Coming to Oregon completed a family journey all the way across the country from my husband and my childhood homes in Maine where we grew up and where the first 2 of our four children, a daughter Andrea, and a son, Marc, were born. Albany, New York, was the next stop…..I was halfway through my third pregnancy at the time and our son Mike arrived the following year in April. We were not to be there long as my husband who was effective in his job with the New York State Department of Health, became very disenchanted with working for the largest bureaucracy in the country (at least at the time) outside of the Federal government and when a job offer almost too good to be true came from a contact he had made with a group which services the pulp and paper industry, we gladly left for Kalamazoo Michigan where the company had an office on the campus of Western Michigan University. Our last child, another boy, Stephen was born there, a short time later. We enjoyed our time in Michigan, the people were wonderful, warm, friendly, fun loving and with strong feelings for home and family. We were glad to be away from the hard winters of Maine and the frequent Ice storms of New York but were unprepared for a new sort of climate! Spring and Fall in Michigan, at least the southern part where we settled were beautiful seasons, but the first shock was what being surrounded by the Great Lakes could do to summer and Winter in that part of the country! Summers were brutally hot but temperatures in the 90s alone would have been tolerable had it not been for the humidity which often hovered at or near 90% for days at a time. I will not describe the winter climate as I have already told you about just one of those winters, which was of course, the worst of the seven winters we spent there. Adding to the problems we had while in Michigan was a one to which we had never been exposed previously, racial tensions in the school where my children were educated………….an elementary school where such a problem should have been nipped in the bud but was not, due to almost entirely white staff not wanting to look biased in the treatment of black students who were usually but not always the cause of the problem…………..need I mention that this was the 60s? Before we were finally transferred to Oregon, there were police, in uniform patrolling the halls of a local high school and some disenchanted students “of color” had even thrown desks out through the upper story windows. I might add that they did not bother to open the windows!

Our “Michigan problems” were soon solved by my husband being offered a transfer to Oregon where he would be replacing the Regional Manager of the office there who would be moving up to a position in the main office in Manhattan. It was certainly not our business to tell my husband’s predecessor that he had no idea what he was getting into by agreeing to move to New York (they eventually settled in Connecticut). He would soon find out by himself about the commuting, the congestion, the crowded schools and having little time to spend with his wife and 5 children. Since he seemed not to know any better, we felt it prudent to remain quiet as he was to be one of three people in the Manhattan office who would be my husband’s superiors.

We adored our new home, once again friendly helpful people who were only as involved in one’s life as one would permit, a climate which was everything anyone could want, warm in summer but not often too hot and never humid. Even when it was, on rare occasions, too hot, it cooled nicely by late afternoon when the Pacific breezes came in from the coast about 45 miles away by that “crow flies” measurement. Winters, while rainy and wet were most tolerable as the rain was rarely much more than drizzle or often just a heavy mist. Best of all, it almost never fell below freezing, and while it was wet, the lawns and abundant conifers were green and beautiful all winter. Living in a fertile valley between the Coast Range Mountains and the Cascades provided ample opportunity to visit snow if we wanted to do so……..I did not, my husband however was and is a skier and had other ideas.  He occasionally went on day trips to one of the many available areas which provided that opportunity.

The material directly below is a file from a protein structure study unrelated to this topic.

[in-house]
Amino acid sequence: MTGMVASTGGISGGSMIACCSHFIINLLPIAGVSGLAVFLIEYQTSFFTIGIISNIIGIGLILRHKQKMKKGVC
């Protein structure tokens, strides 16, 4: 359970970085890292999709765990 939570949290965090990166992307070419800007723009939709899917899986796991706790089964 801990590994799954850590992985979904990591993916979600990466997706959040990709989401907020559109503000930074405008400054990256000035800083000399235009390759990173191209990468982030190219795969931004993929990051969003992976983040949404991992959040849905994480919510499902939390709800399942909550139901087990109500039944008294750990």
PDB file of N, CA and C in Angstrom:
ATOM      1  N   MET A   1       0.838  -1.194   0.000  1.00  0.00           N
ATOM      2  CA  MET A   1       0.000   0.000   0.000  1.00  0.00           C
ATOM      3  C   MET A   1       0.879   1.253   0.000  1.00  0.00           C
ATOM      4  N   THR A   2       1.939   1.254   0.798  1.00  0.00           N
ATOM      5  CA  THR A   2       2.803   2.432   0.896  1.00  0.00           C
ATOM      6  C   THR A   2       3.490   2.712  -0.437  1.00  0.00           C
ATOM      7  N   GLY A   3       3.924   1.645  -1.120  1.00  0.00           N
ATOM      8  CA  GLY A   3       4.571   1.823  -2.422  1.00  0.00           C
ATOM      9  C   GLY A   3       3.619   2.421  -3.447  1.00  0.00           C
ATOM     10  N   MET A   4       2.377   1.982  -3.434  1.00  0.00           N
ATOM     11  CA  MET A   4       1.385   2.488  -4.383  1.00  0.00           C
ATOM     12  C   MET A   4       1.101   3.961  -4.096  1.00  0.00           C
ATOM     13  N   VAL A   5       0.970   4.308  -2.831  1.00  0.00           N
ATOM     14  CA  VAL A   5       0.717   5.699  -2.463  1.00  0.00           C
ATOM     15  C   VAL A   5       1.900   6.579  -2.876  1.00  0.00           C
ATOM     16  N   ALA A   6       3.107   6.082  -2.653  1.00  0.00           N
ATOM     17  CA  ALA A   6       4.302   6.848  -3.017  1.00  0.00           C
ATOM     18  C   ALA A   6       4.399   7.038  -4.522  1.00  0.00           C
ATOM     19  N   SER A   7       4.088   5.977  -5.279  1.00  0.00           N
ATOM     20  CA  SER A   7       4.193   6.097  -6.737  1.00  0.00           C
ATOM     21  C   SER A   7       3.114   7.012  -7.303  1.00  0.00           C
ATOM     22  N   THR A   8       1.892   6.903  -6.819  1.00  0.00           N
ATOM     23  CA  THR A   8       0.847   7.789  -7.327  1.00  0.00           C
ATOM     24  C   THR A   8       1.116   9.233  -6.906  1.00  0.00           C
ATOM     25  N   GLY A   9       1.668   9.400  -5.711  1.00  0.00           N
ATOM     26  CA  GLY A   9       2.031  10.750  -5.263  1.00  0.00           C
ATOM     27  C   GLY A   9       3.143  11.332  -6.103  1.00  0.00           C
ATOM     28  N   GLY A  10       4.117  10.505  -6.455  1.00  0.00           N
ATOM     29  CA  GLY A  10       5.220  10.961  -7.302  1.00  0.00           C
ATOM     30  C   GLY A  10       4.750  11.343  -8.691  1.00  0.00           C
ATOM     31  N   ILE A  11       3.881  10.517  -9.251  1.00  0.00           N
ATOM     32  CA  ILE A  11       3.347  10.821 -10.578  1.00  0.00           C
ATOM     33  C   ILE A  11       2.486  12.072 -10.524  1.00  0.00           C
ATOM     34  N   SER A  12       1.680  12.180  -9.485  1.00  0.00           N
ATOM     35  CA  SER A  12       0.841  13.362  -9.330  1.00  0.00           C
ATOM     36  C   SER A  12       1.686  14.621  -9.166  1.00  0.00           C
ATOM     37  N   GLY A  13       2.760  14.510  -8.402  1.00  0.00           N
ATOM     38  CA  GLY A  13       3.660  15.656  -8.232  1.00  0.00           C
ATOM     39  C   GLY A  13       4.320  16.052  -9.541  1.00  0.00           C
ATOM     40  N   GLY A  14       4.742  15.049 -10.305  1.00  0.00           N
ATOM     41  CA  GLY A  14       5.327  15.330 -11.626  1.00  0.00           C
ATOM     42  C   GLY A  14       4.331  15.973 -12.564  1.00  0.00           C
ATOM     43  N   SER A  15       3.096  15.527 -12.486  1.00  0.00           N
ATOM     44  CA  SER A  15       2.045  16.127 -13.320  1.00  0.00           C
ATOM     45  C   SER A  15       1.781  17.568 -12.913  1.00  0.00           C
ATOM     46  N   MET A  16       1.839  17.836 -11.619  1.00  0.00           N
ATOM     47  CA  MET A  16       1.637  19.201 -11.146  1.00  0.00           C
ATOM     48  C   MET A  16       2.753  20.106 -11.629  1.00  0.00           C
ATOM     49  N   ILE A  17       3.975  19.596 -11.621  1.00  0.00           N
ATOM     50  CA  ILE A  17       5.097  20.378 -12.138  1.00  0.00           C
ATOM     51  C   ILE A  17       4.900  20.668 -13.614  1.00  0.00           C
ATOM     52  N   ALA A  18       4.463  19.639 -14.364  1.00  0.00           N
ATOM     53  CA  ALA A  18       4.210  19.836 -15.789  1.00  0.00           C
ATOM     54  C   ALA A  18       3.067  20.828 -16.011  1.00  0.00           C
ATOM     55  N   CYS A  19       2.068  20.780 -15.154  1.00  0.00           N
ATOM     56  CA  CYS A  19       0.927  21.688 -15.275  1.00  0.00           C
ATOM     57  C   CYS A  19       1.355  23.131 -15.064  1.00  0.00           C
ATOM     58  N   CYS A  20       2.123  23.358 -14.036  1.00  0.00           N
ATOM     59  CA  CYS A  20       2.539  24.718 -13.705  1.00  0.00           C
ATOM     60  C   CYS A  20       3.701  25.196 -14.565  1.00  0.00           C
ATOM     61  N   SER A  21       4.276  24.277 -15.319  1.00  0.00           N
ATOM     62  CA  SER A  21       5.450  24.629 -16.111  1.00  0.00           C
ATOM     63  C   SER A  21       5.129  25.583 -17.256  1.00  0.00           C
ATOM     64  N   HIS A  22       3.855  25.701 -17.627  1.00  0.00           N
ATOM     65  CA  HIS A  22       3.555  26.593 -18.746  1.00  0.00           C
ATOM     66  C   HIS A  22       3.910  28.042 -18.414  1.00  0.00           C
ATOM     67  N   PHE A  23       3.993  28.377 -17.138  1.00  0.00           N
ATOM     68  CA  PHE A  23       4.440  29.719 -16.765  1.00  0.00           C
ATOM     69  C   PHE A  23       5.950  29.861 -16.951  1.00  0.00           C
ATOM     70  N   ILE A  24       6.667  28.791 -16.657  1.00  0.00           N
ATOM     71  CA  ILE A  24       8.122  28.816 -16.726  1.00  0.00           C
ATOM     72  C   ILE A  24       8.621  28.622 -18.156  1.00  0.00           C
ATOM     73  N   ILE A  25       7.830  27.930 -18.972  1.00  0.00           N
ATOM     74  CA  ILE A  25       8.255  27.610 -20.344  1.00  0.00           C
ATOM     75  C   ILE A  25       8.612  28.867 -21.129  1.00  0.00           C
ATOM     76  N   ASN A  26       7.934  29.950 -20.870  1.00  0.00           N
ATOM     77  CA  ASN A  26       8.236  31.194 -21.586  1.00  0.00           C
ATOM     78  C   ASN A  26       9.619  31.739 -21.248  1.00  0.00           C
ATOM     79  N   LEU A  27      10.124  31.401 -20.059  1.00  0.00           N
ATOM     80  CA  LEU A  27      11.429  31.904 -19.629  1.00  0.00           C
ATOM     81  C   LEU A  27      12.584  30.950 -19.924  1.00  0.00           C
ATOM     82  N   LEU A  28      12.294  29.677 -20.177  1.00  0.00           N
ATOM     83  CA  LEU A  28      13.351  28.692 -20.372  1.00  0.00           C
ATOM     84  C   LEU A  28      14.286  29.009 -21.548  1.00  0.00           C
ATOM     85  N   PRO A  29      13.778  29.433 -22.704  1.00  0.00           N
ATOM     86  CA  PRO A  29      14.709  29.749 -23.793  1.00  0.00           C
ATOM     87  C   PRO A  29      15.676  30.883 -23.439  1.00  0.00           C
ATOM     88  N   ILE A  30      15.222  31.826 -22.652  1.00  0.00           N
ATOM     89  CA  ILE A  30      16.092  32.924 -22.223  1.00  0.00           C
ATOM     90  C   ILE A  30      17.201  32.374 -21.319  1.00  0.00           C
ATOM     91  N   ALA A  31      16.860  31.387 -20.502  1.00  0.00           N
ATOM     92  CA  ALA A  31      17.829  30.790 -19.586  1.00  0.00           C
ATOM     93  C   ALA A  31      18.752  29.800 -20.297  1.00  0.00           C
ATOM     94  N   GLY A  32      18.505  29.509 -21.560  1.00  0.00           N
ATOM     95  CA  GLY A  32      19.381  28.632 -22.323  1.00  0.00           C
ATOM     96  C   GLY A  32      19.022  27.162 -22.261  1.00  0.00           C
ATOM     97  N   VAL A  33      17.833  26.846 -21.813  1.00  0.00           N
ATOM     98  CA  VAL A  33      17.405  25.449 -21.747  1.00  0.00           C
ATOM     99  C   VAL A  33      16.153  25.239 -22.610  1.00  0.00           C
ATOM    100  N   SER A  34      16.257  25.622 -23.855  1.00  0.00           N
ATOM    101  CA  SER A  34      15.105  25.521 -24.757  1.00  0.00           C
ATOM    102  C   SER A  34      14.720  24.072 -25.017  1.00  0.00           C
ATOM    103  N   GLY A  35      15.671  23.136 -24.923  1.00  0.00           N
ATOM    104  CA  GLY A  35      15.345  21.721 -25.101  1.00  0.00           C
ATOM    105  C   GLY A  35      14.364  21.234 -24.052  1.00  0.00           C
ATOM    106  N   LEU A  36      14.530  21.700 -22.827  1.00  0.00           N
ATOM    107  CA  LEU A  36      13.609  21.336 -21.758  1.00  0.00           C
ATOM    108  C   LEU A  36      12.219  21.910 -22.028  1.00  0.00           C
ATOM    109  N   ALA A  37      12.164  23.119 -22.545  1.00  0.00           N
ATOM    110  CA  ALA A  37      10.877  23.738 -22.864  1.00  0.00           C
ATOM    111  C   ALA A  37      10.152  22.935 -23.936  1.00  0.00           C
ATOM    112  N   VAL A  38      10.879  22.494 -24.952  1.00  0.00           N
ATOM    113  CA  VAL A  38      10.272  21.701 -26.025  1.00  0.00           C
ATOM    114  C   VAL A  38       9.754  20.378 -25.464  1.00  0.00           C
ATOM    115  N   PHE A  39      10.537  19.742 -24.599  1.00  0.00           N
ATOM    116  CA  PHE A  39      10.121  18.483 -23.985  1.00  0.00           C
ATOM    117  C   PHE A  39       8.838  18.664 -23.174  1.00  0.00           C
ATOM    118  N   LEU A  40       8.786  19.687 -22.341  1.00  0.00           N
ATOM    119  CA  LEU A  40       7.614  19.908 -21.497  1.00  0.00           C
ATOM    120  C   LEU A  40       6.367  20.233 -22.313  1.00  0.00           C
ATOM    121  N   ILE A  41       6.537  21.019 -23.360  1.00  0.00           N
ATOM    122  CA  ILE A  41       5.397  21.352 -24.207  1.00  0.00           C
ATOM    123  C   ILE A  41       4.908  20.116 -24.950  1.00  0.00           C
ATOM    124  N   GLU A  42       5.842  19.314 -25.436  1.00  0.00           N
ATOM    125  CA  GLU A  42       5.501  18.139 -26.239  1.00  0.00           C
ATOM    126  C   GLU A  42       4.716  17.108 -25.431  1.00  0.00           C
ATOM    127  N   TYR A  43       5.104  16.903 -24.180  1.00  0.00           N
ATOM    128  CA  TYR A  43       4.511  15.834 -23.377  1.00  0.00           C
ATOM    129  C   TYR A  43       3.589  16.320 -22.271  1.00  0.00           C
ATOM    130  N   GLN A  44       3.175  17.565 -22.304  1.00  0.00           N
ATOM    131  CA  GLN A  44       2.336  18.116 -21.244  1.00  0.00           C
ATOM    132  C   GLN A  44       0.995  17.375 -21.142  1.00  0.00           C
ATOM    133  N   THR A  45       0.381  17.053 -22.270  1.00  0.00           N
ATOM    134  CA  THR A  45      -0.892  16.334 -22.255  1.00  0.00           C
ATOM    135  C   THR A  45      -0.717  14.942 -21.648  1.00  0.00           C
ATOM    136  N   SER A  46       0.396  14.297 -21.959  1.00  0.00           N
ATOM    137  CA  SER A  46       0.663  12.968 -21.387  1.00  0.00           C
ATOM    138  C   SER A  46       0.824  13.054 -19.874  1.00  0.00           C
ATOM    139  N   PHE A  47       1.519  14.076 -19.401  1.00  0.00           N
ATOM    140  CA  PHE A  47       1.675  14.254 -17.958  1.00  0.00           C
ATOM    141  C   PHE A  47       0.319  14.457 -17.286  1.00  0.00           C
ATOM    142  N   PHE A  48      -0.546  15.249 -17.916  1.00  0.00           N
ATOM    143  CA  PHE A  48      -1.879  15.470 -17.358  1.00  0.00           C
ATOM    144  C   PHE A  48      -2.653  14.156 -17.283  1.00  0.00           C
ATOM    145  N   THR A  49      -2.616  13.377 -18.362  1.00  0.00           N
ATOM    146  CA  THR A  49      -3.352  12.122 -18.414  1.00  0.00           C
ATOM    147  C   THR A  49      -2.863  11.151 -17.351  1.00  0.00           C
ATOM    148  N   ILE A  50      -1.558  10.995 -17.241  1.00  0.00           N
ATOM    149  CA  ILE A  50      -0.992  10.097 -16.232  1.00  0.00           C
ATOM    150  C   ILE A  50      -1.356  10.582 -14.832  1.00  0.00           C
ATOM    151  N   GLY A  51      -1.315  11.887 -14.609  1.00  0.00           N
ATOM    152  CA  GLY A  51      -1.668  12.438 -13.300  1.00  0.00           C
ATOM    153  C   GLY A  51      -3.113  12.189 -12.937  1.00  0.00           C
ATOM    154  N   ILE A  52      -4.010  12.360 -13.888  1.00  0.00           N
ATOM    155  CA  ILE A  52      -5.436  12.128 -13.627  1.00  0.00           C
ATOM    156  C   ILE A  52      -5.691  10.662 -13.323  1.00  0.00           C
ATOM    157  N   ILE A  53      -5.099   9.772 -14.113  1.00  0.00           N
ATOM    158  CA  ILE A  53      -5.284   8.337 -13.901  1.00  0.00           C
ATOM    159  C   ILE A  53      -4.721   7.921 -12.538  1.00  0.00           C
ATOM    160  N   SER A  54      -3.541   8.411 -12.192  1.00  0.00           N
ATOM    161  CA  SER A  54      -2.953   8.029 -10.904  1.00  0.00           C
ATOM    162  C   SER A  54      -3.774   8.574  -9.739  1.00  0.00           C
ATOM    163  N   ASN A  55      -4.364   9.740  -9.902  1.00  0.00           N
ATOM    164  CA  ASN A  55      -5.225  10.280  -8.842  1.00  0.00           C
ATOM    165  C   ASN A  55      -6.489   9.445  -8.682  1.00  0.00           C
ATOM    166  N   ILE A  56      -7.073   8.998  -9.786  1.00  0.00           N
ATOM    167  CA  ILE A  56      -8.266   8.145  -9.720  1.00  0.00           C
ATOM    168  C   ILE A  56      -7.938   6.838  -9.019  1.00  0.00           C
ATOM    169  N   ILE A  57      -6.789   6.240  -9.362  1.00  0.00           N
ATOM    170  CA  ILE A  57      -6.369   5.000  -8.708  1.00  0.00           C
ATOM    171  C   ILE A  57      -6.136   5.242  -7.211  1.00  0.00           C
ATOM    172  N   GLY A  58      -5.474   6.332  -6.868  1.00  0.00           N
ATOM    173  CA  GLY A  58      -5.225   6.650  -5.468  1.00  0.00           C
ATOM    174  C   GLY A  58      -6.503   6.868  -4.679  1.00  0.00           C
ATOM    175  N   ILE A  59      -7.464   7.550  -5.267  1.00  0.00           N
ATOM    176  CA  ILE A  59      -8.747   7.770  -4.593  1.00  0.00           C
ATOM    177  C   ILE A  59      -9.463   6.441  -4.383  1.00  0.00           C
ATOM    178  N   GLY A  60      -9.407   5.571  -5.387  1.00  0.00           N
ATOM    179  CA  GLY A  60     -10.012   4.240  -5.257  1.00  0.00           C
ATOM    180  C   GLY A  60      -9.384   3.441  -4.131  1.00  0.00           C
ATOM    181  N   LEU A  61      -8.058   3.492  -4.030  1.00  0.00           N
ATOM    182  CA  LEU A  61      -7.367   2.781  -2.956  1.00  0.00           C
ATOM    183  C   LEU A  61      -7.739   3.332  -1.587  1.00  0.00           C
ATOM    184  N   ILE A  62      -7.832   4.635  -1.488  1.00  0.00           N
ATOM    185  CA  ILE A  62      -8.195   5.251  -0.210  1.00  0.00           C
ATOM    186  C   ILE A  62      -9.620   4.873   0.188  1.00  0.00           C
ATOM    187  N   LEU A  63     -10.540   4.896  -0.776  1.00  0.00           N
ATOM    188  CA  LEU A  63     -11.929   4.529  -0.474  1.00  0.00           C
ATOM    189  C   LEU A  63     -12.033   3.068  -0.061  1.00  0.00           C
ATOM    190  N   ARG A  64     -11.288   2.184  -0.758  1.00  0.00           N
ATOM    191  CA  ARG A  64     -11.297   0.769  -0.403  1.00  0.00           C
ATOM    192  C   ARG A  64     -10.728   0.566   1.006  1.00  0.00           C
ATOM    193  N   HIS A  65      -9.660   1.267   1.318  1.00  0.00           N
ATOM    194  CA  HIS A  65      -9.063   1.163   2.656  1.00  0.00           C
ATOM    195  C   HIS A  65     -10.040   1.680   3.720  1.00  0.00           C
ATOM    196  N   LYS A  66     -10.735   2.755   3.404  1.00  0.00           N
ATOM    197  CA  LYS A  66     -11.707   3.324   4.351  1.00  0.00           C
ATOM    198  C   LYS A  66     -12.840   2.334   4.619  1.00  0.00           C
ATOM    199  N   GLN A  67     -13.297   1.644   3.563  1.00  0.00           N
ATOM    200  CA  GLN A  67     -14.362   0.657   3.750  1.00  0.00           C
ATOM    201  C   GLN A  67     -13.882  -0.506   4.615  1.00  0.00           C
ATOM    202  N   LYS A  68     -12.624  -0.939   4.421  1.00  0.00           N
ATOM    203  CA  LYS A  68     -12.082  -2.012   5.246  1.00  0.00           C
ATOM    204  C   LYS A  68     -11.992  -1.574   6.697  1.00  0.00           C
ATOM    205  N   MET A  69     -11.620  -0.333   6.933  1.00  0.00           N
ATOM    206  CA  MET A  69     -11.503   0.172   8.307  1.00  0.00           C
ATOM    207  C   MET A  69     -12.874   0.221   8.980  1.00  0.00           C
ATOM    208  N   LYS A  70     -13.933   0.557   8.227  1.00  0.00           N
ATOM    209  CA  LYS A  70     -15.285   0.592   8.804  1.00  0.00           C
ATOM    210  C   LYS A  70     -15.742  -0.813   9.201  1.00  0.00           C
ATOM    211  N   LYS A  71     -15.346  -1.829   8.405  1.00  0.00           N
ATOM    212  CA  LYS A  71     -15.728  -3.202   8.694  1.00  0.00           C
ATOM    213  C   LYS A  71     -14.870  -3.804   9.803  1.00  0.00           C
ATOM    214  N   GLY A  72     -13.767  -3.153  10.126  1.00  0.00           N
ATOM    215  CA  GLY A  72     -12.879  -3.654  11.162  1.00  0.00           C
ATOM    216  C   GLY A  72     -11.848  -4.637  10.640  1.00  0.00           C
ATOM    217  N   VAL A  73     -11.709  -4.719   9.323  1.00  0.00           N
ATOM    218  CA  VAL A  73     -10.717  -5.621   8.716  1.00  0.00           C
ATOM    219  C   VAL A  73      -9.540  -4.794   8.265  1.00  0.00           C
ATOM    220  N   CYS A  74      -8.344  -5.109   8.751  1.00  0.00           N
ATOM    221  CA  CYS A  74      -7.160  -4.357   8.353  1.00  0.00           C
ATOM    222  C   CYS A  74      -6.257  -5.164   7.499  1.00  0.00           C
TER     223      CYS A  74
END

I’m not quite sure when things began to change but I am positive that it was at least 25 years before we noticed any significant change, but when it did start to happen we hoped it was an aberration…………..it wasn’t. It did seem to get warmer and we found that we actually felt the need for central air conditioning. The heat of the day was no longer dissipating as it had always done and the ceiling fans weren’t providing enough relief. Since our home had the original furnace we replaced it an added air conditioning. What a welcome relief it was and we were to depend on it more and more over the next three or four years. As rapidly as the heat had come, it was gone, buds were no longer on the trees and shrubs and my camellia bushes were no longer in bloom around the first of April as they had always been. Other flowers were later and the drifts of pink and white blossoms on the streets from the ornamental trees around town were later as well. People had finally waked to the fact that we’d been sold quite a hoax with “Global Warming”. It surely wasn’t global and it wasn’t even very warm anymore. Winters were  becoming colder and the nighttime temperatures began to fall below 32 degrees on a rather regular basis. We were often treated to a cover of snow in the mornings…………..not a welcome sight and what was something very new to all of us. We didn’t like it much but there was nothing to be done about it.  We tried to plant our tomatoes at the usual time but found we had to shelter them with paper cones or bags at night , more than once we lost plants to the cold and even when we did not, the fruit was smaller and often did not ripen until much later than what we had come to think of as normal.

We all adapt, what else is there to do? There is, after all, no way to fight this alteration to our seasons and our thermometers.  There are hints of something more disturbing from some of the climatologists…………a mini-ice age?  It wouldn’t be what people often associate with the term “ice age” but would mean more harsh weather than is comfortable and the loss of ability to grown some crops that have always flourished at our latitude. We have accepted what is and now wonder what is to come.  We wait………….apprehensively.